Quark By Any Other Name.....Is Still A Curd

…and because of the abundance of the milk produced he will eat curds, for everyone that is left within the land will eat curds and honey… Isaiah 7:22

Raw Dairy Poster What do you get when you combine three half-gallons of fresh, raw, grass-fed milk, with an extended power outage?

Curds!

And whey!

Every once in awhile, some good comes from New England’s downed power lines!

Whey, in the mind of most moderns, is a by-product of cheesemaking, dumped as waste, or fed to livestock. But, when it is made with real, raw milk – the kind cows make from eating grass – whey is wonderfully healthy with a wide variety of uses.

Just like whey, curd cheese is a simple time-honored food, having sustained thousands of generations. The most complex thing about it, other than its lactic acid microbial benefits, are the many names by which it is known

  • German – Quark (“curd”)
  • Slavic – tvarog (“curd”)
  • Polish – twaróg (“curd”)
  • Russian – tvorog (“curd”)
  • Czech and Slovak – tvaroh (“curd”)
  • Austria and Bavaria – topfen (“pot cheese”)
  • Estonia – kohupiim (“foamy milk”)
  • Polish – ser bialy (“white cheese”)
  • Luthuania – Baltas sūris (“white cheese”)
  • Southern Germany – Weißkäse (“white cheese”)
  • America – “difficult to find”

“Quark”, or “Fresh Cheese” is only produced by a handful of food processors in the United States and Canada, but is fairly common in Central Europe. White, unaged, similar to cream cheese, pot cheese or ricotta, it is a raw, fermented product, made by the natural lactic acid bacteria which results in curds. It can be drained, resulting in a drier, thicker cheese, with the whey which is drained from the Quark, used to soak grains, seeds and legumes as prescribed by Sally Fallon, one of the authors of “Nourishing Traditions”.

Some stores carry Quark, but usually, the sticker shock is so great to those who grew up eating Quark or Quarg as a part of their daily meal, that they complain all the more bitterly when the taste and texture are nothing like the real thing.

Pasteurized, dead-nutrient milk, rennet, and preservatives, used by food processors, will never offer the full, real-milk flavor as does raw, grass-fed milk.

Weißkäse, or “white cheese” was a favorite of my emigrant maternal grandparents, something they dearly missed “….in America where there is no good milk.” There is no other substitute outside the borders of Germany, from what I’ve heard from most “exile” Germans.

A chef offered helpful suggestions on replacing Quark when making a classic German cheesecake, using “…farmer’s cheese, another is to purée cottage cheese in a blender or food processor, and the third is to purée eight parts of ricotta cheese with 1 part of sour cream in a food processor. The third choice sounds like the most Quark-like option to us.”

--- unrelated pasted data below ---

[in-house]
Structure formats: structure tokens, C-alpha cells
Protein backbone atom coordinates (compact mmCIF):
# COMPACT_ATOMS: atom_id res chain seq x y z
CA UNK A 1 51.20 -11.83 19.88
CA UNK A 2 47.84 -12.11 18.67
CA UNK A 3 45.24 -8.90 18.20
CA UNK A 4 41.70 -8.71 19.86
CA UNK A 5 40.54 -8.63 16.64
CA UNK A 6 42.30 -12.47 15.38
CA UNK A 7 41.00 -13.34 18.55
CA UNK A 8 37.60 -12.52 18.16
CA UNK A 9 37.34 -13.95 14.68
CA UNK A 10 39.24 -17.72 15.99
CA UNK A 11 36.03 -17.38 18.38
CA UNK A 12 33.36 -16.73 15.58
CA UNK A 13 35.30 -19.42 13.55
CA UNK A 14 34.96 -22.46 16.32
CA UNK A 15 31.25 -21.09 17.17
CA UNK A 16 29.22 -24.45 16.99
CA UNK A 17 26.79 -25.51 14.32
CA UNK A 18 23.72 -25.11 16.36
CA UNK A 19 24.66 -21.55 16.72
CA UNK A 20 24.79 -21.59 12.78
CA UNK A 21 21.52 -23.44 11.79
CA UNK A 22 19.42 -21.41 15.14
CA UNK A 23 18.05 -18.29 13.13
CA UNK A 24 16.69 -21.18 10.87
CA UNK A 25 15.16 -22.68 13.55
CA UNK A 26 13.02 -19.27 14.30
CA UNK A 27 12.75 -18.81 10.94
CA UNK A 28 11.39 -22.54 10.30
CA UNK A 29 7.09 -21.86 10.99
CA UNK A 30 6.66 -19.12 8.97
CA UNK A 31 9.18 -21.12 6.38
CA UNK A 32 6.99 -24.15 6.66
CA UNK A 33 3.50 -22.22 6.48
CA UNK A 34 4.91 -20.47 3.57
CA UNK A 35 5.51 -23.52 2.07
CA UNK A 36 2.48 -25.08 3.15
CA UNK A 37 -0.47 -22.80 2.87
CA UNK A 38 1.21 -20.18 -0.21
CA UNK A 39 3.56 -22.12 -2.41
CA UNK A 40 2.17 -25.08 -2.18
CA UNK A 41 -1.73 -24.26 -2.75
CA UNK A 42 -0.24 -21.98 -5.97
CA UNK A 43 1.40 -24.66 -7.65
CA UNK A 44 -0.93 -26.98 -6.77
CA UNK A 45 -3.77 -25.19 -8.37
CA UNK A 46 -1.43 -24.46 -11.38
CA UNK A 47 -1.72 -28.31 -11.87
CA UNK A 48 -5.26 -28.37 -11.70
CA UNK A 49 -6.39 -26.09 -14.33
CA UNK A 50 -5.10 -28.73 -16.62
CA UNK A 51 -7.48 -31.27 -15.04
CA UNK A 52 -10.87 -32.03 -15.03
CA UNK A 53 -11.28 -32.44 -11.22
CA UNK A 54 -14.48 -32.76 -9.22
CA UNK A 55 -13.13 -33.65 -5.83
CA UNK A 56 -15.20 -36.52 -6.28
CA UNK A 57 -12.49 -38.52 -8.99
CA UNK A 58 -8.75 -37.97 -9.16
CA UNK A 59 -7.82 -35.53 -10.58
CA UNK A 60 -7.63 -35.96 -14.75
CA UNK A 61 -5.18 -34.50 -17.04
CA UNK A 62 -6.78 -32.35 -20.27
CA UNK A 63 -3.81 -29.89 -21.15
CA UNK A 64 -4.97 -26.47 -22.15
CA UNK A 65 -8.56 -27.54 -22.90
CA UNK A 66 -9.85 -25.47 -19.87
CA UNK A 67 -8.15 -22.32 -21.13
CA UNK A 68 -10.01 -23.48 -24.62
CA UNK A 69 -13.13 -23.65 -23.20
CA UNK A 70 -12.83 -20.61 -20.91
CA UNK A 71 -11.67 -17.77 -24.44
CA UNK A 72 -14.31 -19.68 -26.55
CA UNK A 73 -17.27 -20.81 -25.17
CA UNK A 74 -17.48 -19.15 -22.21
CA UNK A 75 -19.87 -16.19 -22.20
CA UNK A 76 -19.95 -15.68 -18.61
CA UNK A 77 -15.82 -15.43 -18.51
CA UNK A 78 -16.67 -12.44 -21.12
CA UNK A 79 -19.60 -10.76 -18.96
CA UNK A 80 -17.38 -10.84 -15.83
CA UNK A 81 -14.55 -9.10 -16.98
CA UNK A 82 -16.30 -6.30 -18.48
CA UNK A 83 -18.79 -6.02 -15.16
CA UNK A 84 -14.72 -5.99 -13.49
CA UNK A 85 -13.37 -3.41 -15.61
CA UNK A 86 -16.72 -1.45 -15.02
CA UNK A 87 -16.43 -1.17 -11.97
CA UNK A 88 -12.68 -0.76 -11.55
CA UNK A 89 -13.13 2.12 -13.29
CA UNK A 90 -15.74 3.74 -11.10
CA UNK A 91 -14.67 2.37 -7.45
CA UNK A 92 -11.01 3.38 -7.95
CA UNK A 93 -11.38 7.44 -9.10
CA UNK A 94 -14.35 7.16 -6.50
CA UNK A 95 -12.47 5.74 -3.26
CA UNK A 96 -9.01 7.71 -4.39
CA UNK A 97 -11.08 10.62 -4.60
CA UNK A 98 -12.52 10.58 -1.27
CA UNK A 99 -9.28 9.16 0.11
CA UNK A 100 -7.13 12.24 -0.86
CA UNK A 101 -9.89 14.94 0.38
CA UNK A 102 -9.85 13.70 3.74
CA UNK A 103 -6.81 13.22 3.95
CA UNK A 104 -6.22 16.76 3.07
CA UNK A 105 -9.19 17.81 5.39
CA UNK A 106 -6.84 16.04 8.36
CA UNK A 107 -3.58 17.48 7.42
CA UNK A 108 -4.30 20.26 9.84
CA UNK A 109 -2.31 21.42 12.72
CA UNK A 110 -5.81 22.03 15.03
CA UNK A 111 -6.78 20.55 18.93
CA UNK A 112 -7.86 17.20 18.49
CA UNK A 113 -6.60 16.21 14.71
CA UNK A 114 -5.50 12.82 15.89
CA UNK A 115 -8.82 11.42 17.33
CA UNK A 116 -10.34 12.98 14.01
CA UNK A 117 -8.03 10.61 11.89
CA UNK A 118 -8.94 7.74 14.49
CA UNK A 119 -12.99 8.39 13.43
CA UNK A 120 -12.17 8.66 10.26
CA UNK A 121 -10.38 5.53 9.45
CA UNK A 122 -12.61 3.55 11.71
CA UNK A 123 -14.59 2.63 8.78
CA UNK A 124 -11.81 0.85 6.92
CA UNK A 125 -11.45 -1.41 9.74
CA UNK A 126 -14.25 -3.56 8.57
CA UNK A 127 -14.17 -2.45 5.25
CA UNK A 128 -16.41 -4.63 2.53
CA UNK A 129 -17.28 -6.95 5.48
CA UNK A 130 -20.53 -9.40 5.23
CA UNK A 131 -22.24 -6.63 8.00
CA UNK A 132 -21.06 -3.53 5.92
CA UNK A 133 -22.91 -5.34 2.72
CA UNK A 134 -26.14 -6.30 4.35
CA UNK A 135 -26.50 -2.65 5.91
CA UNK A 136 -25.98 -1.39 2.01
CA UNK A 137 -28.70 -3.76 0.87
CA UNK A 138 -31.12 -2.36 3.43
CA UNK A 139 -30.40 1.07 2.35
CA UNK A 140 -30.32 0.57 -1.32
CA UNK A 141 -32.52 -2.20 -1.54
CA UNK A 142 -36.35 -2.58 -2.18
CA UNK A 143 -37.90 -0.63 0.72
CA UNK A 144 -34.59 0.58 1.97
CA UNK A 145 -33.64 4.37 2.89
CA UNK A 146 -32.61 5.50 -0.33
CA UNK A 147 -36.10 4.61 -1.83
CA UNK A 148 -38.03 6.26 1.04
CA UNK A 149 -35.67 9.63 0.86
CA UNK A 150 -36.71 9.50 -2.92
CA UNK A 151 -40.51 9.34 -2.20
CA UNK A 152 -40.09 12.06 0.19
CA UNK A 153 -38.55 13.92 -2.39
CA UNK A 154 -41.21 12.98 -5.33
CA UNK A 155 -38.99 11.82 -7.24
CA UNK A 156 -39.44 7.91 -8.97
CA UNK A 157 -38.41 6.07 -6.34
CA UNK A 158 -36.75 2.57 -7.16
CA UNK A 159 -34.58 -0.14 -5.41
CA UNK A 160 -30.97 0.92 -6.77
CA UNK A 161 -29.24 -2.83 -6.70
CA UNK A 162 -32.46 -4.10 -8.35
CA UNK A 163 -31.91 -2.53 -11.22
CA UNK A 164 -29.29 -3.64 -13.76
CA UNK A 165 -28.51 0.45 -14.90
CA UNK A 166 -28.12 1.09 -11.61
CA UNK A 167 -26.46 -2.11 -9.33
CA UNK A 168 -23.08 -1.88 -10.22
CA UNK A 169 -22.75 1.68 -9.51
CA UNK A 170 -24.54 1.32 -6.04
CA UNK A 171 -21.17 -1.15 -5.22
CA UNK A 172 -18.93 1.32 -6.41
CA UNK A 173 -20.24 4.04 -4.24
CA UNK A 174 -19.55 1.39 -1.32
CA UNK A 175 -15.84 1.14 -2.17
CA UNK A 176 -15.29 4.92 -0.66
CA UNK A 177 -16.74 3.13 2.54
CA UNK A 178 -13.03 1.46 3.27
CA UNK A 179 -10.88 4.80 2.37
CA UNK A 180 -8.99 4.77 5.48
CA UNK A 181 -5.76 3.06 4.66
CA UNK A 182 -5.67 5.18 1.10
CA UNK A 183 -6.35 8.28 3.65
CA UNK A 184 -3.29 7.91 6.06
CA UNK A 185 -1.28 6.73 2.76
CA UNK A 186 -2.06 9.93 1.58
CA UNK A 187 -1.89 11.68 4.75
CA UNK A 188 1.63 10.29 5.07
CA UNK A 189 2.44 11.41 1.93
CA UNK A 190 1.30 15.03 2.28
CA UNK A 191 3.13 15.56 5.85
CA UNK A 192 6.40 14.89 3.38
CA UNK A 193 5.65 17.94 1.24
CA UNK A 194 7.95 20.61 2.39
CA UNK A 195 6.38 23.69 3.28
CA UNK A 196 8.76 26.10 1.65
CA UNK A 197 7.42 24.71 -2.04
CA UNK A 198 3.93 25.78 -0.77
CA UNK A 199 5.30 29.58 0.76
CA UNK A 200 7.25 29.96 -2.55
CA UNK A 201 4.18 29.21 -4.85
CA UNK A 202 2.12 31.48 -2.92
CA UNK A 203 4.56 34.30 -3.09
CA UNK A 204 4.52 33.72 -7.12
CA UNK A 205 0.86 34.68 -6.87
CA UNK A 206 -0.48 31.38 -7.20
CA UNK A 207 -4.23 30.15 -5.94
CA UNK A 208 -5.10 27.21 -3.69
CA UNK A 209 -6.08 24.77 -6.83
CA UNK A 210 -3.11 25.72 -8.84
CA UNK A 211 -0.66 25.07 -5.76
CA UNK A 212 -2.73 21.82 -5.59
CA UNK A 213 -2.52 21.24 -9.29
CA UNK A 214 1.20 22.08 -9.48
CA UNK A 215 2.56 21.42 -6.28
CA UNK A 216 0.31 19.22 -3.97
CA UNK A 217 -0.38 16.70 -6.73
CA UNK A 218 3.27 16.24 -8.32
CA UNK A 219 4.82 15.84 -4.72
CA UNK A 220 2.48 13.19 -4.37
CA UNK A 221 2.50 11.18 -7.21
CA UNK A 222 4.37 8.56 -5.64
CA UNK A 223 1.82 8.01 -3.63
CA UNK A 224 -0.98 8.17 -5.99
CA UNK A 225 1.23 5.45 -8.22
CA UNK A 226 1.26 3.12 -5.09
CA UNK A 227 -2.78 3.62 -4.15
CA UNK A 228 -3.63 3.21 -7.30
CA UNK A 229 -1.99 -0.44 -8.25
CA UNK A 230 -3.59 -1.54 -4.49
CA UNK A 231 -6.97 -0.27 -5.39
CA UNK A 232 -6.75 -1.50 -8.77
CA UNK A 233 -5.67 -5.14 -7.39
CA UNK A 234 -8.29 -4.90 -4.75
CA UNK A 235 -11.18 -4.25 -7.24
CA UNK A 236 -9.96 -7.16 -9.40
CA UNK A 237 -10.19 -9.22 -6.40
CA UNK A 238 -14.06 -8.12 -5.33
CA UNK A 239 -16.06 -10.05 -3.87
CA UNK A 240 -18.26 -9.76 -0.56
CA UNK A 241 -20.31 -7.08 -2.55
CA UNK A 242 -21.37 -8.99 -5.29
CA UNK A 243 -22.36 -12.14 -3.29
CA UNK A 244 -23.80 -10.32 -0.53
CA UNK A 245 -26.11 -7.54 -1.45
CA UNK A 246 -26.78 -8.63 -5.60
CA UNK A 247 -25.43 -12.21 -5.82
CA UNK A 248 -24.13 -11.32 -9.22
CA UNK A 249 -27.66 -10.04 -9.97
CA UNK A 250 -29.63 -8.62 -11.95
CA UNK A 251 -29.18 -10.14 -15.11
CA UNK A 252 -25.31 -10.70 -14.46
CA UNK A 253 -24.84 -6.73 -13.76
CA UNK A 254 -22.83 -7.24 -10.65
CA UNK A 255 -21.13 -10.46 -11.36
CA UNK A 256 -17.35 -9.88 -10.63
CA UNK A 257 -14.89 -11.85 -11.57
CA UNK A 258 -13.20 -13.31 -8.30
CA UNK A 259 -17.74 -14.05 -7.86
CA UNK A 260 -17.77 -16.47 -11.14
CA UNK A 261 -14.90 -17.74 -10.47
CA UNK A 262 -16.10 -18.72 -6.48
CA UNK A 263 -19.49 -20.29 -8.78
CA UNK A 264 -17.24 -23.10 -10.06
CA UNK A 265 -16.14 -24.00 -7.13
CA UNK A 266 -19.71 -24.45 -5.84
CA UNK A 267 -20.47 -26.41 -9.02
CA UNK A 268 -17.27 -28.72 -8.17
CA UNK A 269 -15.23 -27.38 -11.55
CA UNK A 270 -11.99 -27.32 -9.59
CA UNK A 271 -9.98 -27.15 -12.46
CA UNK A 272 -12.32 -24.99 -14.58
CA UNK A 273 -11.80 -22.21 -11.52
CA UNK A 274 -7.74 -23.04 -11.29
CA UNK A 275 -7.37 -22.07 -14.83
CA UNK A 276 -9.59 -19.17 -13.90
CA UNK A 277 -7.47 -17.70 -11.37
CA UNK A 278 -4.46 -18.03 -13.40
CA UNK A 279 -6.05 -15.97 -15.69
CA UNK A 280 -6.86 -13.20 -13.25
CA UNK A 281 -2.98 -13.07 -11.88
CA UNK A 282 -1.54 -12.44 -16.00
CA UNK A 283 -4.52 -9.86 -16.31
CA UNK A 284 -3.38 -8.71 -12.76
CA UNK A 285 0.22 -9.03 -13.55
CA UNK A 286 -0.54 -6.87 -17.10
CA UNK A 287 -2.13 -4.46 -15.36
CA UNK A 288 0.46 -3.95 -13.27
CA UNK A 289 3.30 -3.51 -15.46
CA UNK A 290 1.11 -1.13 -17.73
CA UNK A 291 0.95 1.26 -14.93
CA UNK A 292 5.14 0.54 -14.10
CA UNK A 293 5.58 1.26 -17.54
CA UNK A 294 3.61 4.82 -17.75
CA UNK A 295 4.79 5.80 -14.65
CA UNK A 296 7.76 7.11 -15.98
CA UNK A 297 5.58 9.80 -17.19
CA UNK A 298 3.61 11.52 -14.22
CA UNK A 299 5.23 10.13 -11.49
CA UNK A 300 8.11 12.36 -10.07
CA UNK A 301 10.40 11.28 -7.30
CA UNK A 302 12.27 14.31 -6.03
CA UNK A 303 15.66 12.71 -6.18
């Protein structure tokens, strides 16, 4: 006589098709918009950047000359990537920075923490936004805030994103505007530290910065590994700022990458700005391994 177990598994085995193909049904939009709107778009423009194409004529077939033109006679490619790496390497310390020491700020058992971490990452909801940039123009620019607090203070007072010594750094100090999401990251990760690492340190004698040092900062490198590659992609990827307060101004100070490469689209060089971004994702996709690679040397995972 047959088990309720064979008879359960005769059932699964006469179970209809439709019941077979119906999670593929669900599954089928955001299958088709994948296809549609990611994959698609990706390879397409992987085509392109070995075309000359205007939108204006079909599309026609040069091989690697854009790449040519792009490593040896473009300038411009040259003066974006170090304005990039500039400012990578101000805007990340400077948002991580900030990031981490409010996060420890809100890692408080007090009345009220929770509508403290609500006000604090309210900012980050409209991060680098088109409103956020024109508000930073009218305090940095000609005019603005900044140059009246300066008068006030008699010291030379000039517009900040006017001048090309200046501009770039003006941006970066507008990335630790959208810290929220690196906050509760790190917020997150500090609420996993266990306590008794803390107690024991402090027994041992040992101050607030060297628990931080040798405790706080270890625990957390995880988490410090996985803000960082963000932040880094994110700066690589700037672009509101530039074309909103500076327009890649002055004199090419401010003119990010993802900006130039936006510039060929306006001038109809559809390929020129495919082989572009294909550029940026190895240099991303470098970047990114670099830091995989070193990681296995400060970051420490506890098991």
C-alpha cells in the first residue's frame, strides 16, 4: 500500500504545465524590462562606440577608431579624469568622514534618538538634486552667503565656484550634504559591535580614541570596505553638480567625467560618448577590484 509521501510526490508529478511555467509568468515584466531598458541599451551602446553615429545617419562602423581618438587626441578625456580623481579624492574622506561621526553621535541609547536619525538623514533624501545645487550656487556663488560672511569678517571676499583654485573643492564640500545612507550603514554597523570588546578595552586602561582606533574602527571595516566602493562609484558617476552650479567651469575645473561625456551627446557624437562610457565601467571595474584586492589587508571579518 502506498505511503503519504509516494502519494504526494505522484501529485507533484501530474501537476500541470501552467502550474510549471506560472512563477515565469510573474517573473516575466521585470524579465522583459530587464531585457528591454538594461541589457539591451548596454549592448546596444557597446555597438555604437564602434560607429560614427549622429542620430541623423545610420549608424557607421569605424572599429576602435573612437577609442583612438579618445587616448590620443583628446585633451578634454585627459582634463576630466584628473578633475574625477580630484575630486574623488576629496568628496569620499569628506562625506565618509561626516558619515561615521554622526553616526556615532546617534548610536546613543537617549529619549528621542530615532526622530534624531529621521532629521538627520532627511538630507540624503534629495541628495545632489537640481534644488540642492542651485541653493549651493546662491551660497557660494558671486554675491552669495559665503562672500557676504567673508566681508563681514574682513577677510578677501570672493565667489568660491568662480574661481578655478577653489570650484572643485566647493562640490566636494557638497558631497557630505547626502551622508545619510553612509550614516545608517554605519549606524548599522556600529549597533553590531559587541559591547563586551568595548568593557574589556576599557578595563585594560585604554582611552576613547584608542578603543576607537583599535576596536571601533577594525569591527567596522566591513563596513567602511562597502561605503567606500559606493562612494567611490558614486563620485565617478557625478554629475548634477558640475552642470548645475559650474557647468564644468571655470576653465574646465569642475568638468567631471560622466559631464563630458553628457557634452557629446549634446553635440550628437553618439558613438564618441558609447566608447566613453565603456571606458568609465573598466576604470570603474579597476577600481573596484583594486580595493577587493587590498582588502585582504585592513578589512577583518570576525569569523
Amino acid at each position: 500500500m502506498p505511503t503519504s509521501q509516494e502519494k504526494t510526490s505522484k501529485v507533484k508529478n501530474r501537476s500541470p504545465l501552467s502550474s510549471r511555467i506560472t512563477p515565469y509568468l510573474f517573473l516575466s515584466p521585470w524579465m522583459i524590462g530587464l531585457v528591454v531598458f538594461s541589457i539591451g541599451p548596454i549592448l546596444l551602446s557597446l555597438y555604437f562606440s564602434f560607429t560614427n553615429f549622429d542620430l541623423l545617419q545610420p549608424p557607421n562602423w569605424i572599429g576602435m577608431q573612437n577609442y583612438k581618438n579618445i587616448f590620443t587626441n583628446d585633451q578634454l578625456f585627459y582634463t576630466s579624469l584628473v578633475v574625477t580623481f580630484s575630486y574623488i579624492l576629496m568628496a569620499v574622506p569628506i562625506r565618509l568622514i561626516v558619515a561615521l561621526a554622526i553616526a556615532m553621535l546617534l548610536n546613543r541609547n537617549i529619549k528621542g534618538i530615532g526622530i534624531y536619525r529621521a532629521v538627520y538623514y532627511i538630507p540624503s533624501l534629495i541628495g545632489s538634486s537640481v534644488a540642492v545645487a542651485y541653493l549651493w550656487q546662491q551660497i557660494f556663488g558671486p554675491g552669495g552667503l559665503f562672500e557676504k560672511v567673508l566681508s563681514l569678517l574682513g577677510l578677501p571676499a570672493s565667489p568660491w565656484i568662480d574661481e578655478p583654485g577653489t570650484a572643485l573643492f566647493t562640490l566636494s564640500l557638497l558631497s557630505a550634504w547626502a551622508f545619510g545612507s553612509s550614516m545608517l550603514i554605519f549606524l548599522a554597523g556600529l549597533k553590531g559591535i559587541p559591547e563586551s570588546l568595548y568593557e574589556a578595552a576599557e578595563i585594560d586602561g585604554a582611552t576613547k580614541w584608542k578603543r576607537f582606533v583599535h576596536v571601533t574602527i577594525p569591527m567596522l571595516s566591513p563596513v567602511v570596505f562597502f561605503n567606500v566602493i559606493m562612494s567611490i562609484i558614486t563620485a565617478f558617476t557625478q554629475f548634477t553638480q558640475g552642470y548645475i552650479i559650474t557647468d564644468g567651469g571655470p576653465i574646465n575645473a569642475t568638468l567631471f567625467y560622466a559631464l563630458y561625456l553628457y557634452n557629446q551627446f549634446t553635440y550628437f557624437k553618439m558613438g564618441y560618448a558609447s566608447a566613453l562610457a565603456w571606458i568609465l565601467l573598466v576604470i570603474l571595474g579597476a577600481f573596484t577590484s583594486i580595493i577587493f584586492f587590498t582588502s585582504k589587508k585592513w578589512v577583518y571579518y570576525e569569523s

Cottage cheese is seldom a good option for anything, typically too salty and the wrong texture. Ricotta cheese blended with sour cream is Torta di Ricotta, Italian cheesecake typically served at Easter. Somehow, I just don’t think that’s going to be a good substitution.

The Solution? Make your own Quark! It couldn’t be easier…..

Quark draining ….once you get beyond the first step. I know. A bit deflating, isn’t it to begin with what might be a daunting step for some.

Here’s the rub: Some people may have a difficult time finding raw, real, organic, grass-fed milk. Nearly 50% of the states in America have outlawed the sale of raw milk, not for any valid health or science-based reasons, (expert witnesses defend raw milk’s good bacteria!) but instead, to protect Big Business and factory-farms.

There are a number of food-search engines and “locator” tools online that can help in the search for real (raw) milk:

  • Real Milk – Provides information as to “legal” status of milk, as well as listing names of sources in “legal” states.
  • Eat Wild – Eatwild.com is your source for safe, healthy, natural and nutritious grass-fed beef, lamb, goats, bison, poultry, pork, dairy and other wild edibles.
  • Local Harvest – The best organic food is what’s grown closest to you. Use our website to find farmers’ markets, family farms, and other sources of sustainably grown food in your area, where you can buy produce, grass-fed meats, and many other goodies.

Leaf Divider Once you have your milk, it’s a very simple process.

Stages of Development

Milk Separating Day 1 – Place unopened half-gallon wide-mouth container of raw, grass-fed, organic milk on the kitchen counter. Walk away. Nothing is going to happen the first day, unless you have “helpful” family members who try to place the bottle back into the refrigerator. Kindly, and gently shoo them away, explaining “it’s nothing but a little kitchen science experiment”.

Day 2 – After 2 days, the bottle of milk should display two distinct layers – a thick layer of cream, floating on top a layer of milk that has a slight blueish color cast.

I skimmed off the “cream” (impossible to do with a narrow-neck jar) which had thickened to a rich, lovely, nutty-tasting crème fraîche. This could be kept out at room temperature for additional souring and thickening, if desired, or refrigerated for later, but for use within 3 days.